But in early November when one of Nassar’s victims in particular accused him of sexually assaulting her for years, you could tell right away that it was going to be a field day for the victim-shaming Twitter trolls.

Why? Because that accuser, six-time Olympic medalist Aly Raisman, had previously been featured in the “Body Issue” of ESPN The Magazine and the “Sports Illustrated Swimsuit Issue” of Sports Illustrated.

Here is just a small sample of the victim shaming comments that Raisman has received and sadly may continue to receive.

It seems someone got addicted to attention. Just sayin.

Being sexually assaulted is not an attention-seeking scam. “Just sayin.”

I smell feminism 

I’m not a feminist and yet here I am writing this article. The proper terms are “respect” and “common sense”.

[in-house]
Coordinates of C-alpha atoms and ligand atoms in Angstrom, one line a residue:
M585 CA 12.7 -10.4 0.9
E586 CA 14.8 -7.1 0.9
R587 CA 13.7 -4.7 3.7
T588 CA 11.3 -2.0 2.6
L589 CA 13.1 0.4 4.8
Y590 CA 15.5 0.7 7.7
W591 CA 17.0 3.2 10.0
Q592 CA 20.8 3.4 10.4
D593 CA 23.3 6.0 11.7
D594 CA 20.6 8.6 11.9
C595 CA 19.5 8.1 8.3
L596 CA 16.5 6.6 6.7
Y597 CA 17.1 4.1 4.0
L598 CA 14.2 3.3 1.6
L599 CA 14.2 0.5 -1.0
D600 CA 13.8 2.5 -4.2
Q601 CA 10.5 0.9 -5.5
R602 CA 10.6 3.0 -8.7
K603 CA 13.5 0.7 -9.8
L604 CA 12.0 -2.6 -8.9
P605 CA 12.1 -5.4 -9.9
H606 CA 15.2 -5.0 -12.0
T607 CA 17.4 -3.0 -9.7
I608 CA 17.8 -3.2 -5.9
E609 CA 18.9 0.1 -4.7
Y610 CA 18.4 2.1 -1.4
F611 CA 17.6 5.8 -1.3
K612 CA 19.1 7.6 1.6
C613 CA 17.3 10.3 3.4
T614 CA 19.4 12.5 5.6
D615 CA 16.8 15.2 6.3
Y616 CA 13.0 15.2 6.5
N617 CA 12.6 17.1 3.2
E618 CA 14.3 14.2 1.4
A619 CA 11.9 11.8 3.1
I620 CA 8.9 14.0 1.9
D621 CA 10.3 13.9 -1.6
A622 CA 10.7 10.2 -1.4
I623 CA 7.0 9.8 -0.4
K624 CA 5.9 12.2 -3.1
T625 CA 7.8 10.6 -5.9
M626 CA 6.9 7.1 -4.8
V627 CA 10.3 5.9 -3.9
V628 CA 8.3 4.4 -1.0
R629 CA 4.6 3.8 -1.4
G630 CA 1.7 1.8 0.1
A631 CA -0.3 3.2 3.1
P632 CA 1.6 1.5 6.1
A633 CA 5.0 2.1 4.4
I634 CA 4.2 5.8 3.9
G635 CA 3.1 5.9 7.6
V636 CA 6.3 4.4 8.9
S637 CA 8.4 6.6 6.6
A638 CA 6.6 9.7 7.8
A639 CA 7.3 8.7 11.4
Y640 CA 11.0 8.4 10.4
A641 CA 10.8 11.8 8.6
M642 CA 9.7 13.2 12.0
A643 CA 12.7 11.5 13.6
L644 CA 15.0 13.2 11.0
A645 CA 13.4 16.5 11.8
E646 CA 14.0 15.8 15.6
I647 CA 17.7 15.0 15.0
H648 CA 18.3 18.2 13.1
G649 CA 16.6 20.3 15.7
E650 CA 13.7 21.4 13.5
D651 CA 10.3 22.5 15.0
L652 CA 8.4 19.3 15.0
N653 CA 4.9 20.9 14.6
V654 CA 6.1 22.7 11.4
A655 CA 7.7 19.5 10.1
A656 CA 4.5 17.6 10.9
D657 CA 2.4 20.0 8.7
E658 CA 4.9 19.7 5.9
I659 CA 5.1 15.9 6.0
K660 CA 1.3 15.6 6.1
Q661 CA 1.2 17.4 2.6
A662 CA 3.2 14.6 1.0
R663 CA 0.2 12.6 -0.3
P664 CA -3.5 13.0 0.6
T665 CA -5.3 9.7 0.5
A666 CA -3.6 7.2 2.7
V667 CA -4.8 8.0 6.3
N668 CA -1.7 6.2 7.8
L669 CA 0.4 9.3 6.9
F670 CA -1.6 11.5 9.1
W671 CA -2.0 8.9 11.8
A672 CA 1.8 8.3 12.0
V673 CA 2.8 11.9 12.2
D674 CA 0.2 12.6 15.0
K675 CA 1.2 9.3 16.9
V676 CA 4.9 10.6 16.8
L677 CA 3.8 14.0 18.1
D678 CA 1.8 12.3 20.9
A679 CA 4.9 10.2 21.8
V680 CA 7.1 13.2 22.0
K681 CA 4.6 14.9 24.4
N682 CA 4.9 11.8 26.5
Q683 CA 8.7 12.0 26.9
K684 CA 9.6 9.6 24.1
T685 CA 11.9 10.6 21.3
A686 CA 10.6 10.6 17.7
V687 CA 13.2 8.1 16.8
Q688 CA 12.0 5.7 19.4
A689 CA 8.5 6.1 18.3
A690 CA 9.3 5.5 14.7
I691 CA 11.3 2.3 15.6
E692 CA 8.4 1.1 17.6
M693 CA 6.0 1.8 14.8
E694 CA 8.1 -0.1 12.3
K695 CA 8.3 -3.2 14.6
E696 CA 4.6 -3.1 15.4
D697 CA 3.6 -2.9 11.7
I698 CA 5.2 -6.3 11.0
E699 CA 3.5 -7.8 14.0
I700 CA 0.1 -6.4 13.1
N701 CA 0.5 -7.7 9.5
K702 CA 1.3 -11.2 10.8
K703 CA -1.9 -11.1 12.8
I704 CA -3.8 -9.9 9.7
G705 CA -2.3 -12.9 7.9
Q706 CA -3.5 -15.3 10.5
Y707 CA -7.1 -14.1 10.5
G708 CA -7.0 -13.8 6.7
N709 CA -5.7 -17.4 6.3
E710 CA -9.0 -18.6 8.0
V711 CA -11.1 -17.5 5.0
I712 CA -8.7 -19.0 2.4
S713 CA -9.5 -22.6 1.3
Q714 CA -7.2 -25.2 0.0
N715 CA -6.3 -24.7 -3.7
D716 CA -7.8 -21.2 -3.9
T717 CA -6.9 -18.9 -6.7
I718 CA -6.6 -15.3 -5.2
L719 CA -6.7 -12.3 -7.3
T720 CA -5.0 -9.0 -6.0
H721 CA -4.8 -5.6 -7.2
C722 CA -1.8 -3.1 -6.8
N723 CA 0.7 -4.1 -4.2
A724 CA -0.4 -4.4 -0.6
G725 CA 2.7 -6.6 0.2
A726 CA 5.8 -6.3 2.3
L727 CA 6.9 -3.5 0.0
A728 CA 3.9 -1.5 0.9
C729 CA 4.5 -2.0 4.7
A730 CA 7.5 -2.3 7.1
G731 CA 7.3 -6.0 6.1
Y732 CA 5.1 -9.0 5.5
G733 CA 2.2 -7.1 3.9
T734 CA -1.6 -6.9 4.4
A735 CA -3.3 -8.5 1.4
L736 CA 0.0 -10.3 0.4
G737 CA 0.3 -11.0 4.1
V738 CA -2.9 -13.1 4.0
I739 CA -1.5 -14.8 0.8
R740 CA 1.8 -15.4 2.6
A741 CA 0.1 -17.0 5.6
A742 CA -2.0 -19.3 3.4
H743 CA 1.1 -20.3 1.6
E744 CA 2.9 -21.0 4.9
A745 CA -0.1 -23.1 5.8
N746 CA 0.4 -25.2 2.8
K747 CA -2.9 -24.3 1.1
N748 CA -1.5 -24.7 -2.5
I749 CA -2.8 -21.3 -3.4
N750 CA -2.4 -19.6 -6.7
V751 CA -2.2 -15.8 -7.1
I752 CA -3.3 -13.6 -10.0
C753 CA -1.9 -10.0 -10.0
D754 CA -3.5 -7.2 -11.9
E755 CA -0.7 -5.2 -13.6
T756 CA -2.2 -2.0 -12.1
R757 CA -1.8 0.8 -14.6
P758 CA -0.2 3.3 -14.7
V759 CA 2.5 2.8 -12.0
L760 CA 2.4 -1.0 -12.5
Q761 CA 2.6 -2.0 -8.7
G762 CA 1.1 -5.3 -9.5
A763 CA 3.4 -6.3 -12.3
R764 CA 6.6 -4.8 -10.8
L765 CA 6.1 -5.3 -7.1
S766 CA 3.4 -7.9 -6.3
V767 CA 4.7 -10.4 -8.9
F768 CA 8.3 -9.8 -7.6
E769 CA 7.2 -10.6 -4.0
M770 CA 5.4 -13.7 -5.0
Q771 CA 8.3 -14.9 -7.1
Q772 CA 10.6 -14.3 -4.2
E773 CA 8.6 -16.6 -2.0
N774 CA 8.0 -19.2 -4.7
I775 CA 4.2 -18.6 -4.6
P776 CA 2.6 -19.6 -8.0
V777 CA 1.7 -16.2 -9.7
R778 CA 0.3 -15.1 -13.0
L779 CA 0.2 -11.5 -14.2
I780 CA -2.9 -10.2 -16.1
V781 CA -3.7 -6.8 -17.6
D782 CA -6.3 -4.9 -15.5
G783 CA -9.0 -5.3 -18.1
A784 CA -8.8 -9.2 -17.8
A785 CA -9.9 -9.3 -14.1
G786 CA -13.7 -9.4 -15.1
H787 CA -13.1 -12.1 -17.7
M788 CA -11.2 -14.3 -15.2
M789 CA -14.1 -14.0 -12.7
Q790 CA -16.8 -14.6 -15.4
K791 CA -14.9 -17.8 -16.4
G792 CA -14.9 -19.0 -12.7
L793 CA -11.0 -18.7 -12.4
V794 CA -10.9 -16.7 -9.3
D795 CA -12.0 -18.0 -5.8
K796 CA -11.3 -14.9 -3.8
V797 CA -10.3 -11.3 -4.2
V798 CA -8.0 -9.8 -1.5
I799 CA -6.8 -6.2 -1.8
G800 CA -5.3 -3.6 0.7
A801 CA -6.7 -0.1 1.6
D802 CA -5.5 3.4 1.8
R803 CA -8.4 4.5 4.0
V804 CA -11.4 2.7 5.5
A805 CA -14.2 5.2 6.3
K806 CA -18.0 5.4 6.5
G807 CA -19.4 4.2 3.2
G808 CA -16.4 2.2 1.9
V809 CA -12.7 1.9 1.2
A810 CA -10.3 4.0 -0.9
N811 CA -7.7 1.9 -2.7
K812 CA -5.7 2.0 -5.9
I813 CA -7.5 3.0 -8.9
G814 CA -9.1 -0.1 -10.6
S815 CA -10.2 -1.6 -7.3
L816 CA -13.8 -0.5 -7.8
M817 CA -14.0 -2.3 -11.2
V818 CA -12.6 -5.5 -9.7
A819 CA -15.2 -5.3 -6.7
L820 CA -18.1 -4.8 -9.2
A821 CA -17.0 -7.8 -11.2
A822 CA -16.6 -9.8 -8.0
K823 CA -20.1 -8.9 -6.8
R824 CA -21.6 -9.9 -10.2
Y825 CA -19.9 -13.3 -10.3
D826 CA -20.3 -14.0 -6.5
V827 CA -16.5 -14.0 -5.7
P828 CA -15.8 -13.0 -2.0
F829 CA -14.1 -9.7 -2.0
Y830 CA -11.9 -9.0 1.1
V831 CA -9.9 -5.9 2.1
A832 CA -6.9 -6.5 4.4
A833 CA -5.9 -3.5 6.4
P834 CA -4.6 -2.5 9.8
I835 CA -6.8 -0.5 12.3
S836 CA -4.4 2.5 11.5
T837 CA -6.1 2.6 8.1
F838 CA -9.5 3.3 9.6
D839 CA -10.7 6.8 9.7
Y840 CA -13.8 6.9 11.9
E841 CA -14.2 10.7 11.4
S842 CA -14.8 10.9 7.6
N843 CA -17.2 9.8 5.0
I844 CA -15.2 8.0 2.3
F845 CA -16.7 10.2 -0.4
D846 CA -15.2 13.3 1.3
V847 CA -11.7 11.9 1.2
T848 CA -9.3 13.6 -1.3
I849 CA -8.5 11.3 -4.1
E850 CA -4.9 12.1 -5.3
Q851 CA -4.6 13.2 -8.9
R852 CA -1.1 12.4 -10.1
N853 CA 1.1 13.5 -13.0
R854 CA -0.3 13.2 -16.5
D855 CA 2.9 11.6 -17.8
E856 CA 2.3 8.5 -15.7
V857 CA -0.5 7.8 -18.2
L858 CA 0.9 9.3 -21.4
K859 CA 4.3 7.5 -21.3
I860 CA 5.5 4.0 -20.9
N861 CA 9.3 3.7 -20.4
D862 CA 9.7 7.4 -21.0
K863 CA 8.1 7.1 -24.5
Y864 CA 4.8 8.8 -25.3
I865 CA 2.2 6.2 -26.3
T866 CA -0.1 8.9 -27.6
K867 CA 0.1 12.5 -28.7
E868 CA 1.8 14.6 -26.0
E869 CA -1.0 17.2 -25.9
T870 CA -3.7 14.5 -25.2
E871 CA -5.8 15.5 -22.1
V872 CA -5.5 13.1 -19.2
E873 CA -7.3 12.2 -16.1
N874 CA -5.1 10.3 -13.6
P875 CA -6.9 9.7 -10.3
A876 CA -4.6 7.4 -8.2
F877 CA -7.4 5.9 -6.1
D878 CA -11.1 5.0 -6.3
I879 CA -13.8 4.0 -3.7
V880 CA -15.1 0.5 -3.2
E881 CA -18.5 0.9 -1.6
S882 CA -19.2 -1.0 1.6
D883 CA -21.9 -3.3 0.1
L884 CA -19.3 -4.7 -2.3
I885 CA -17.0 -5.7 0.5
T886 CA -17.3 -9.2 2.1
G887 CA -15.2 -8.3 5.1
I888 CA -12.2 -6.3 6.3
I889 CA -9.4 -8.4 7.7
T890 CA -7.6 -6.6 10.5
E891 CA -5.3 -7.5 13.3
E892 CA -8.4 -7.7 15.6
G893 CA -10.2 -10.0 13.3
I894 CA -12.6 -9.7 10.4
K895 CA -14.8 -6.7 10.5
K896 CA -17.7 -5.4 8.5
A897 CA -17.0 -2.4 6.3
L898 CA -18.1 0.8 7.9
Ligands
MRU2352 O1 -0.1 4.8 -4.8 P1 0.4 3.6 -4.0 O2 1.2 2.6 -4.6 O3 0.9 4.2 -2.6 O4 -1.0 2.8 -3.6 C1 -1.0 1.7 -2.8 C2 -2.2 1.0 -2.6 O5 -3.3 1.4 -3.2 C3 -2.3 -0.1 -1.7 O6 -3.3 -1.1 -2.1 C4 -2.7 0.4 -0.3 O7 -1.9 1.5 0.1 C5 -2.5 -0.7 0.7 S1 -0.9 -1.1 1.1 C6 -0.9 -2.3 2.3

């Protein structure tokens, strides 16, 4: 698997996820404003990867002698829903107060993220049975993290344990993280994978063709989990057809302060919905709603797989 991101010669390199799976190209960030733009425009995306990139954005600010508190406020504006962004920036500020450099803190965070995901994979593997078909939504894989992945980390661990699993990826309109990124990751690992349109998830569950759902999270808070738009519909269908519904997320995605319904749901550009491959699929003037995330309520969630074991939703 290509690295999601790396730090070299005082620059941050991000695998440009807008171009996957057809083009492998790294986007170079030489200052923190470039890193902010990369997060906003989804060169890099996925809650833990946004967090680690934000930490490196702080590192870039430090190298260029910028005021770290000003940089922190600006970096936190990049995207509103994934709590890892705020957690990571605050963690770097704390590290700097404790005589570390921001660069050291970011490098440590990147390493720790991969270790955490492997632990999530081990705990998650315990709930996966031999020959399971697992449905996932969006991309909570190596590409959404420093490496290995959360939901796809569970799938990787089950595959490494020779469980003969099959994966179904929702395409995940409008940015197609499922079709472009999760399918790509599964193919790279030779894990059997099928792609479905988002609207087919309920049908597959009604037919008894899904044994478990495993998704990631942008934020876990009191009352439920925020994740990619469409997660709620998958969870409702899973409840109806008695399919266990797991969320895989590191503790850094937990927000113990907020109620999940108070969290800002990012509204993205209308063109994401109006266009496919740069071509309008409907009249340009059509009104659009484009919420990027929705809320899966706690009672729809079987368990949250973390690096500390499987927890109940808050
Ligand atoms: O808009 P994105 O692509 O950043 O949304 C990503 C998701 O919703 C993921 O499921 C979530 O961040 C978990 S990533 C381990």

So why disrobe for all the pervs to see? And your speaking out now? Hmmm

She posts photos like these then hit people with sexual harassment charges hypocrisy


Will touch on this subject below.

As a victim & Survivor, my blood boils every time I think about how she waited to profit while other people were suffering…. talk about character.

Profit – over what?? A book she had already written?? And she was also suffering…

I have not yet read Raisman’s new book, Fierce: How Competing for Myself Changed Everything. In fact, I probably haven’t read a book for fun since I was in fourth grade a decade ago. But I anticipate that both of those statements will change in the near future.